Friday, October 02, 2015
The Book Everyone Should Read But Won't
It's been a long year for me. Starting to read Peter Kreeft's 366-page book in January, I figured I'd be done in a week or so.
But not until October did I finally finish Practical Theology: Spiritual Direction from St. Thomas Aquinas published by Ignatius Press.
It wasn't from lack of interest or boring reading.
Kreeft's "350+ ways your mind can help you become a saint" tag made me think maybe this is a real shortcut to spiritual understanding and even living happily ever after.
A shortcut, no. But spiritual understanding, and living happily "ever after." Maybe a yes.
St. Thomas, a Dominican friar and Catholic priest who died over 740 years ago, is considered the Catholic Church's greatest theologian and philosopher.
Thomas, born in Italy, studied in Rome, taught there and became Papal theologian, later writing his most famous work, the Summa theologiae, which he conceived of as a work suited to beginning religion students.
Kreeft, Professor of Philosophy at Boston College, and bestselling author has made a masterful analysis of Thomas's classic work, which for me became a sort of study guide. For folks like me with a modest understanding of spirituality, religion, ethic, and philosophy, I was able to daily make my way through some heavy ready with some ease and lots of heavy thinking.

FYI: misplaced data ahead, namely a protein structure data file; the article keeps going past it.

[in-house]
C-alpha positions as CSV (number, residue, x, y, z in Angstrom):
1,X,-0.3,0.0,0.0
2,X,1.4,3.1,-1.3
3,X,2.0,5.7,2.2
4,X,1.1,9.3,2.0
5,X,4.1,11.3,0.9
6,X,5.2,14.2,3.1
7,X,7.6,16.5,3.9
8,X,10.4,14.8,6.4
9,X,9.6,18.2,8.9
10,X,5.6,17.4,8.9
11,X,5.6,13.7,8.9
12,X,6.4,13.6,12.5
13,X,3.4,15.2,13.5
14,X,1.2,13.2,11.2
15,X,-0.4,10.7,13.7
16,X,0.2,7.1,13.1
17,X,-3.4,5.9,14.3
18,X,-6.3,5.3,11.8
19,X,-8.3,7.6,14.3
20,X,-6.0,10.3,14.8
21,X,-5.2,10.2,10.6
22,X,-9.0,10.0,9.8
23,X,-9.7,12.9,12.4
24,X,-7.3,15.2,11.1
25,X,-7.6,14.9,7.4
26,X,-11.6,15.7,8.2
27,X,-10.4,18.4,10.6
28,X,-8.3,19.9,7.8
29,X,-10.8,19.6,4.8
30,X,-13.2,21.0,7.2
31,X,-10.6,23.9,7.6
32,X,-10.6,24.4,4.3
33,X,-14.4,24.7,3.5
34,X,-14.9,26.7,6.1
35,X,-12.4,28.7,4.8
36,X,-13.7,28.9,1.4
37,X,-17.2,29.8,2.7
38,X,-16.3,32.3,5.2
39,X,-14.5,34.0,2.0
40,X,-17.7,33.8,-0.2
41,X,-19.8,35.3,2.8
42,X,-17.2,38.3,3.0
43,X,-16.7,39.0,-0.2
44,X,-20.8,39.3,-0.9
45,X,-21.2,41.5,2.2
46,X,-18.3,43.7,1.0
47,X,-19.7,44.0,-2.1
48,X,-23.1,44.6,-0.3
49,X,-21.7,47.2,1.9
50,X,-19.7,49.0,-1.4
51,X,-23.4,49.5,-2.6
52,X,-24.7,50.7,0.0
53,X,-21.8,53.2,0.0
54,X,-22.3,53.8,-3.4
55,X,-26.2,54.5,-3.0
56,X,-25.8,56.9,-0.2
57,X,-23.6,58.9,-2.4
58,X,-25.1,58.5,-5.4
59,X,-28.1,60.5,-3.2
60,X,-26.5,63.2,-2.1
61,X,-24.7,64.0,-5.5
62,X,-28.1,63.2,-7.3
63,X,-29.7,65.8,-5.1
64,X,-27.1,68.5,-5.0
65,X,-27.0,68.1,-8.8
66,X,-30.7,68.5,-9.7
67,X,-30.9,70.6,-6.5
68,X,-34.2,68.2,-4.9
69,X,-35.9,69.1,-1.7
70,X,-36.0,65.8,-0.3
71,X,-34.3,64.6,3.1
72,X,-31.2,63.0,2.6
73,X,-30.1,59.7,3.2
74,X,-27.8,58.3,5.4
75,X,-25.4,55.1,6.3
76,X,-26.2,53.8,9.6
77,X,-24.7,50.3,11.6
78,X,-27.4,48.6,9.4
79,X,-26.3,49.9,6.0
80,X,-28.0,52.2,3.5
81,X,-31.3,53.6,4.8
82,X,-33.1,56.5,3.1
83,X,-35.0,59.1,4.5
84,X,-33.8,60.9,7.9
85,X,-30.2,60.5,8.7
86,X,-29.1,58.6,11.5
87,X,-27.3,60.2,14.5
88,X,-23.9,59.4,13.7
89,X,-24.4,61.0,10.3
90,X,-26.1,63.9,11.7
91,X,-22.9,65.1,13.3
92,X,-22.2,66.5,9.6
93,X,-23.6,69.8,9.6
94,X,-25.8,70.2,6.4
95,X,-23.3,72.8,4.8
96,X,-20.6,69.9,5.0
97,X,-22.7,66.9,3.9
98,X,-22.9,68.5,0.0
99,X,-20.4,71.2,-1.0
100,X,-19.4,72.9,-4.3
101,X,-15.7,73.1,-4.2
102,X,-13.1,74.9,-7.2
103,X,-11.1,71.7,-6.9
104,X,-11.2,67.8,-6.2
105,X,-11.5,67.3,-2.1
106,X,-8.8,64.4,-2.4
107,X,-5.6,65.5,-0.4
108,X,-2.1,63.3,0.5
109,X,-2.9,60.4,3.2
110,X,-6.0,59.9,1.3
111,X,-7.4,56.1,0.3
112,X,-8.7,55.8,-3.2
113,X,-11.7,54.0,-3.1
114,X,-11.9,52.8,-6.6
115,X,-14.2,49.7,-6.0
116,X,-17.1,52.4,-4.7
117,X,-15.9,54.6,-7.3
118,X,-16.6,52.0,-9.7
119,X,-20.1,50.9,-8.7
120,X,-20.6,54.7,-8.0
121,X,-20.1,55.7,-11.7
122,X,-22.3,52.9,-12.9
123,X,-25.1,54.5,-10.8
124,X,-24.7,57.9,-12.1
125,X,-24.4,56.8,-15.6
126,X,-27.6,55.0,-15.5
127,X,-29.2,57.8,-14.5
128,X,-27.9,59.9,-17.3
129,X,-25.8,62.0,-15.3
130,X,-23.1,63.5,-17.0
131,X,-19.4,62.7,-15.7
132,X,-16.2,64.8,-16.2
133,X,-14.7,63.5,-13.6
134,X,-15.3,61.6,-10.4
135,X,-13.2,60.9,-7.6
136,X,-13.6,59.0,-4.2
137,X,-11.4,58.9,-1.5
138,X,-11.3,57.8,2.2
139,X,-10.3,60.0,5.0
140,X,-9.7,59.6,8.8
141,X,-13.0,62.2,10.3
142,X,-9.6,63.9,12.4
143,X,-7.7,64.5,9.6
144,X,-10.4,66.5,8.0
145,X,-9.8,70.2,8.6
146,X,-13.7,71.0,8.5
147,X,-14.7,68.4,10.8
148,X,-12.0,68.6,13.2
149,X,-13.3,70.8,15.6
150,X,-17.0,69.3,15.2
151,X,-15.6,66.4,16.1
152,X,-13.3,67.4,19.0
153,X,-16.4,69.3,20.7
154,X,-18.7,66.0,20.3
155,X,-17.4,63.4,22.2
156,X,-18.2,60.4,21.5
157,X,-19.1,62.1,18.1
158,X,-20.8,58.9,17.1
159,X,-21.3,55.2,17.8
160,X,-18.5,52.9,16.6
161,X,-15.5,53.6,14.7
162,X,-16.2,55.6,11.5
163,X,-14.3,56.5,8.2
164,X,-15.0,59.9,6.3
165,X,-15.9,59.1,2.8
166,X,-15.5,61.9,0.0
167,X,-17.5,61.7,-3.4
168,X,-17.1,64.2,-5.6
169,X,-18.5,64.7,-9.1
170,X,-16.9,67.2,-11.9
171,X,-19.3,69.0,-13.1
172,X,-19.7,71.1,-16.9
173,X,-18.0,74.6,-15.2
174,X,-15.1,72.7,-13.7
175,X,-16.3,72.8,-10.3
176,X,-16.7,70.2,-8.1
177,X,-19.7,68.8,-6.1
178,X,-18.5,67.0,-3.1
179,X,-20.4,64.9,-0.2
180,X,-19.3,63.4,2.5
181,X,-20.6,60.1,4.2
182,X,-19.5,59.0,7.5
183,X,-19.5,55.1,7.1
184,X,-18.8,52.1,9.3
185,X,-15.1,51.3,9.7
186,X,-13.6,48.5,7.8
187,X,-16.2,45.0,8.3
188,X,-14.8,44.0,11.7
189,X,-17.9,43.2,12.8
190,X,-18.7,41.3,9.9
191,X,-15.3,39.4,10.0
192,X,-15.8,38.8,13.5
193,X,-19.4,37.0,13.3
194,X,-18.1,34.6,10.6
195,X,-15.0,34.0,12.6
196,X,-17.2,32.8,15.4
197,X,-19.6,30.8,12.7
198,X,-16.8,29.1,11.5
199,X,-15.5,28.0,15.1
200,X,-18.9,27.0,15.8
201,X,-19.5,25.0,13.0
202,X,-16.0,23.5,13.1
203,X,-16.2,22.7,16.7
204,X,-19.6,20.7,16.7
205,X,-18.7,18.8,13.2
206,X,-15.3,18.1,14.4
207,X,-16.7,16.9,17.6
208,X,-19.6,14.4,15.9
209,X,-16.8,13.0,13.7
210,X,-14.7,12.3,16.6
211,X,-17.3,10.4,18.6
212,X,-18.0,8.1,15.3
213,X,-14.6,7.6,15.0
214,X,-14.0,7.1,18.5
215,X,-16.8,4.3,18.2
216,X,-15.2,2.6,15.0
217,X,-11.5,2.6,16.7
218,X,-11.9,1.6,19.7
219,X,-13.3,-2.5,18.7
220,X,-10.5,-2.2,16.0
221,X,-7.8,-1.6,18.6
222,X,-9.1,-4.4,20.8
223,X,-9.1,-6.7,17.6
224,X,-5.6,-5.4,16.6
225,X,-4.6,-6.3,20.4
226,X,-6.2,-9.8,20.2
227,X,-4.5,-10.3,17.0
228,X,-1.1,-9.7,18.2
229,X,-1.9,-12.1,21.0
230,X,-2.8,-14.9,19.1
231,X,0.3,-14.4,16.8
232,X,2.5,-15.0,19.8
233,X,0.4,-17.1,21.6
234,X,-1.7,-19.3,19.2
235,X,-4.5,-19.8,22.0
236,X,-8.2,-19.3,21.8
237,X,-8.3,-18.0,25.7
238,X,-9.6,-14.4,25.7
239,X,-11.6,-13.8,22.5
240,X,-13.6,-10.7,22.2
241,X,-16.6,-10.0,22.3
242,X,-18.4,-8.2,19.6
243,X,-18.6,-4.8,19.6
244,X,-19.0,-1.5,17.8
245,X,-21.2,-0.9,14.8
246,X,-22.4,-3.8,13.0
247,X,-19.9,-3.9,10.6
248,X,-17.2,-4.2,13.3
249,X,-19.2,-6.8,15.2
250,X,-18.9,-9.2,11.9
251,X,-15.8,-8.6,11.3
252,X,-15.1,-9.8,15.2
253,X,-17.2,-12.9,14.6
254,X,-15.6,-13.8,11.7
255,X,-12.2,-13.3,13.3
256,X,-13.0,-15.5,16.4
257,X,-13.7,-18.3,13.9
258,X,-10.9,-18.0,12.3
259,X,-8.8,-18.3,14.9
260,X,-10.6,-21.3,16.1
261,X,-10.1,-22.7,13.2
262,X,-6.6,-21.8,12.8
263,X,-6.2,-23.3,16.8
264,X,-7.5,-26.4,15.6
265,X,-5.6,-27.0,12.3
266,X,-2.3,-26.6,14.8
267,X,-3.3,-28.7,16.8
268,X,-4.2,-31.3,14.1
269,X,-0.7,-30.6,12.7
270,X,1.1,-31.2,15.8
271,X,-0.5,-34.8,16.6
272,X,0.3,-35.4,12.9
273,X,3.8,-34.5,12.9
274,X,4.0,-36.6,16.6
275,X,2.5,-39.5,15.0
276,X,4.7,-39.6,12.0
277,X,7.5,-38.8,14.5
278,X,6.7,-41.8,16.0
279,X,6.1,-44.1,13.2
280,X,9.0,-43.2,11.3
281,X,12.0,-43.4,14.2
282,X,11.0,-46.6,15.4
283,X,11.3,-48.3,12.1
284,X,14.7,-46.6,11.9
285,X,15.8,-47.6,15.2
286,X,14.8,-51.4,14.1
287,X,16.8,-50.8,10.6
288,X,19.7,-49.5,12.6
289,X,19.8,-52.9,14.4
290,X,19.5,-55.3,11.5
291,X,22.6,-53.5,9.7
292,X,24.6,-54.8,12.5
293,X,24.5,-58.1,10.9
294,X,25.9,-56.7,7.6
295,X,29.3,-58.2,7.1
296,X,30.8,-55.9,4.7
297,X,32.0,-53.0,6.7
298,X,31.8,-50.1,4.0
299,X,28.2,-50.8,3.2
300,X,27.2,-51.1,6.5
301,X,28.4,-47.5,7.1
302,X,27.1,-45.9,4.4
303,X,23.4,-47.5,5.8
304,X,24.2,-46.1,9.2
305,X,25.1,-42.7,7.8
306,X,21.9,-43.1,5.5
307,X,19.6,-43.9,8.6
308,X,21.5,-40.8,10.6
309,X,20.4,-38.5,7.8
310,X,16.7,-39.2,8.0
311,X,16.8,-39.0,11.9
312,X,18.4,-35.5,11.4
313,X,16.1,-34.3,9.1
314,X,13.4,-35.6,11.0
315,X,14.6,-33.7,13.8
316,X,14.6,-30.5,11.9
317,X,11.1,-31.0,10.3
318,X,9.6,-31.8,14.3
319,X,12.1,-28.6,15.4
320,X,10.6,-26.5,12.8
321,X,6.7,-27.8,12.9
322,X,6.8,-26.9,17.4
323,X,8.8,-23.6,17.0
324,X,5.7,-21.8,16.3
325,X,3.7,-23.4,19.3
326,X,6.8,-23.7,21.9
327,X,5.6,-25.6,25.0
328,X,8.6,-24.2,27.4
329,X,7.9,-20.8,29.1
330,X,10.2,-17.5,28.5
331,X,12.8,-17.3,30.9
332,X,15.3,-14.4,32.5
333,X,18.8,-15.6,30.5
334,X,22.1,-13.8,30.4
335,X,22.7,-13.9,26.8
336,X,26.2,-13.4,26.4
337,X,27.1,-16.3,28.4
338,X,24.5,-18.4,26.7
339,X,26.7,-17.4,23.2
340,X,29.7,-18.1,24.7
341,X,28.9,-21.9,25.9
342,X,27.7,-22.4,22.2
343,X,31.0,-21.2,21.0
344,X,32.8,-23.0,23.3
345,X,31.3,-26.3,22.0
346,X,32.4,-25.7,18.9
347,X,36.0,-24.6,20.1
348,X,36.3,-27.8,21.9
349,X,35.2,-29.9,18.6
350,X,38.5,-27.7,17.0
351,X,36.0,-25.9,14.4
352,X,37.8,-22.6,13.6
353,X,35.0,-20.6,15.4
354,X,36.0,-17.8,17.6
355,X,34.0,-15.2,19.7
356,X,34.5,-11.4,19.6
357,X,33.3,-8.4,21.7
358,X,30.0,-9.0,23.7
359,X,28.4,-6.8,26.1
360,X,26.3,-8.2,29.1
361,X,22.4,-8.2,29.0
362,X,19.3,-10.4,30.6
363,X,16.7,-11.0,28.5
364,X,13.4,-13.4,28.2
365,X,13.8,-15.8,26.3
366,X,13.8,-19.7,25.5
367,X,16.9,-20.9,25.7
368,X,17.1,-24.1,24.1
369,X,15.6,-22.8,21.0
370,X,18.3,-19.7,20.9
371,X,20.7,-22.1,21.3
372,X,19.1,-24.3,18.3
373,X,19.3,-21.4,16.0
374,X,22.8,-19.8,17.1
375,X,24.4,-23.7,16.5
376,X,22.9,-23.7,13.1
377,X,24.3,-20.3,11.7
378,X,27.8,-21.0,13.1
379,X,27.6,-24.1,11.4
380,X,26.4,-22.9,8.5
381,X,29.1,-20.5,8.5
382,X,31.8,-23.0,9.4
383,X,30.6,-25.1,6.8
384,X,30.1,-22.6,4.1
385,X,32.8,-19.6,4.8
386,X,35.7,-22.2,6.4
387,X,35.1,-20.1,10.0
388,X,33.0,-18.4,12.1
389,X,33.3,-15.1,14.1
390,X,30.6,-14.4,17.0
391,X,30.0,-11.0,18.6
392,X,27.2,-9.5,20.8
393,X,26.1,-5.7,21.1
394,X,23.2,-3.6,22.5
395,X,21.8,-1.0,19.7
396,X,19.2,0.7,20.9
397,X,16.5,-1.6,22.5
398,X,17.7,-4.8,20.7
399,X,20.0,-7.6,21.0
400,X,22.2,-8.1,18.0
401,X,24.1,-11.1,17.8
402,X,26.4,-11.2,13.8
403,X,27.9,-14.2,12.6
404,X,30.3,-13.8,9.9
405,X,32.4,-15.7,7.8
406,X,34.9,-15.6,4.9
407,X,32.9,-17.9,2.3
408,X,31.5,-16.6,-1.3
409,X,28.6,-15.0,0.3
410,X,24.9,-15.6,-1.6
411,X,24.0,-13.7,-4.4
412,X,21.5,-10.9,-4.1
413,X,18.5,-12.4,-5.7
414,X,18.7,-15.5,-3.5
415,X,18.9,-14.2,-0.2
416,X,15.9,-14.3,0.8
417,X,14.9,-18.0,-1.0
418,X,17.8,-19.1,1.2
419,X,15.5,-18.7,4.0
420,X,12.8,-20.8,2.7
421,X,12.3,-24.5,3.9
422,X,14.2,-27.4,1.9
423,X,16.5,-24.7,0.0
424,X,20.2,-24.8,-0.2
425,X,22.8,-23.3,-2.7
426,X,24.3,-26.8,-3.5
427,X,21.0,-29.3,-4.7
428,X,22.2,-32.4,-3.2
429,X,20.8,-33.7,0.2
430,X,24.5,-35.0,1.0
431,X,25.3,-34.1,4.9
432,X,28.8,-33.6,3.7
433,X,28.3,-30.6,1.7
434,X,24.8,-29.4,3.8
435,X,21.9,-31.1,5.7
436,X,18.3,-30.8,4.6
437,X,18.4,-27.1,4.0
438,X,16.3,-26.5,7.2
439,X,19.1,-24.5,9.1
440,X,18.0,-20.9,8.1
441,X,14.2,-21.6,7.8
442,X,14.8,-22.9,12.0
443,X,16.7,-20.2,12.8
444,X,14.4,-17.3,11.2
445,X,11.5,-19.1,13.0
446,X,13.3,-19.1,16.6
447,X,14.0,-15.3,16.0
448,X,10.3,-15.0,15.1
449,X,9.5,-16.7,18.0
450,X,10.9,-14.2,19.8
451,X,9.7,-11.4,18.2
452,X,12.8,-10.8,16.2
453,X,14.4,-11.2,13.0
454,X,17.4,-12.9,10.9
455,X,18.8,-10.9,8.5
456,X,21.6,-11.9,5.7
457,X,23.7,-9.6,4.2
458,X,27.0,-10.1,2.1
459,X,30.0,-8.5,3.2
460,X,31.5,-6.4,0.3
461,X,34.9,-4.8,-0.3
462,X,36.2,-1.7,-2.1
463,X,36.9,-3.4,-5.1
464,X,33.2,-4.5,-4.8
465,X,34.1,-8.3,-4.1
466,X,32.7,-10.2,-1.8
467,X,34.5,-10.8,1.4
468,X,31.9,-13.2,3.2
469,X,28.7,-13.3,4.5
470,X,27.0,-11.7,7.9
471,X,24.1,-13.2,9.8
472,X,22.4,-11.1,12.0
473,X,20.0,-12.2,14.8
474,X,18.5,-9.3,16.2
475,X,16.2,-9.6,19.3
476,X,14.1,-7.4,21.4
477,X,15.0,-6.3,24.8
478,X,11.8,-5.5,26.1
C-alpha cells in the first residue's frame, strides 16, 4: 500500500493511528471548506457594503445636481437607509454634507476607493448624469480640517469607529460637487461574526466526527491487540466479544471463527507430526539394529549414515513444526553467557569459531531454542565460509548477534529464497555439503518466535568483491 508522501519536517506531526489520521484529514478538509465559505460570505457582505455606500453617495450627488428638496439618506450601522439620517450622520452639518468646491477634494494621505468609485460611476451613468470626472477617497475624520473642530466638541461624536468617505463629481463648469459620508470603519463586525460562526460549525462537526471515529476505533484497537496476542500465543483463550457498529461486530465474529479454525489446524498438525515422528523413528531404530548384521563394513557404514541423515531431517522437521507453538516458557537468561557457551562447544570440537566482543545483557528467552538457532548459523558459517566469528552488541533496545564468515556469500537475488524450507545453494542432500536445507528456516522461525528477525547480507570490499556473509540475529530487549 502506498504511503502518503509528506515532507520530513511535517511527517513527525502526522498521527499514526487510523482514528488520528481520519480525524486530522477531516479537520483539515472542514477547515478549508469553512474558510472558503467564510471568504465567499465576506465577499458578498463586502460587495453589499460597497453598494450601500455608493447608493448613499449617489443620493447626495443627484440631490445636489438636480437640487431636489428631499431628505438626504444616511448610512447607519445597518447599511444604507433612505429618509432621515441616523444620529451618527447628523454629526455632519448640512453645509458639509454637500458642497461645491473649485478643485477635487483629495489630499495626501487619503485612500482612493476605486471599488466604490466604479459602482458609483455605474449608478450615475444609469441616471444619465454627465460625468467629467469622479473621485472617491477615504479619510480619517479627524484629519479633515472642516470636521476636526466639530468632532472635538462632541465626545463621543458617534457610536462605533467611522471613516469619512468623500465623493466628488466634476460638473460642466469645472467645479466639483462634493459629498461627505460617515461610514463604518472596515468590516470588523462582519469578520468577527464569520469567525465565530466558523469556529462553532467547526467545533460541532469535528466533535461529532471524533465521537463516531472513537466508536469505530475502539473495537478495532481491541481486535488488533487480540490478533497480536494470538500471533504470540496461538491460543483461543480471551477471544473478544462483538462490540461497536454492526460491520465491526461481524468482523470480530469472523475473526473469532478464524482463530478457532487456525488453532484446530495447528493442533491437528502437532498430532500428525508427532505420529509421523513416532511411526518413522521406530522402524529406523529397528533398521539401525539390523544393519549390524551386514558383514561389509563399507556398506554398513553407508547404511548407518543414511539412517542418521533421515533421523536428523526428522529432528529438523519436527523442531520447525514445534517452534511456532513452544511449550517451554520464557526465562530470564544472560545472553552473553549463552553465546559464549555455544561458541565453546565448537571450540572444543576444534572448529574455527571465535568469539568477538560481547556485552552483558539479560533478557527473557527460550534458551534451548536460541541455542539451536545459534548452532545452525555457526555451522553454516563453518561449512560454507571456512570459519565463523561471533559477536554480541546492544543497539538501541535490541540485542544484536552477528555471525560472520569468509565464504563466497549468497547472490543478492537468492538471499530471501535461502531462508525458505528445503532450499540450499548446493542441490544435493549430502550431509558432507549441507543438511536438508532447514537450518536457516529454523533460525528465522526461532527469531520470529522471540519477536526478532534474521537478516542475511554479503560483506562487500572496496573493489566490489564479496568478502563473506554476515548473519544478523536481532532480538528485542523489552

Broken into 358 short (usually one page) summaries of theological topics, it turned out a quick understanding was not to be the rule. After a week, I realized I could take one topic a day, digest and think, and move ahead slowly but steadily towards the end.
I reached the end of the book. But, now I realize it's only the beginning. Highly recommended to all seeking a better and fuller understanding of Christian theology.
Practical Theology by Peter Kreeft, published by Ignatius Press, San Francisco in paperback and e-book..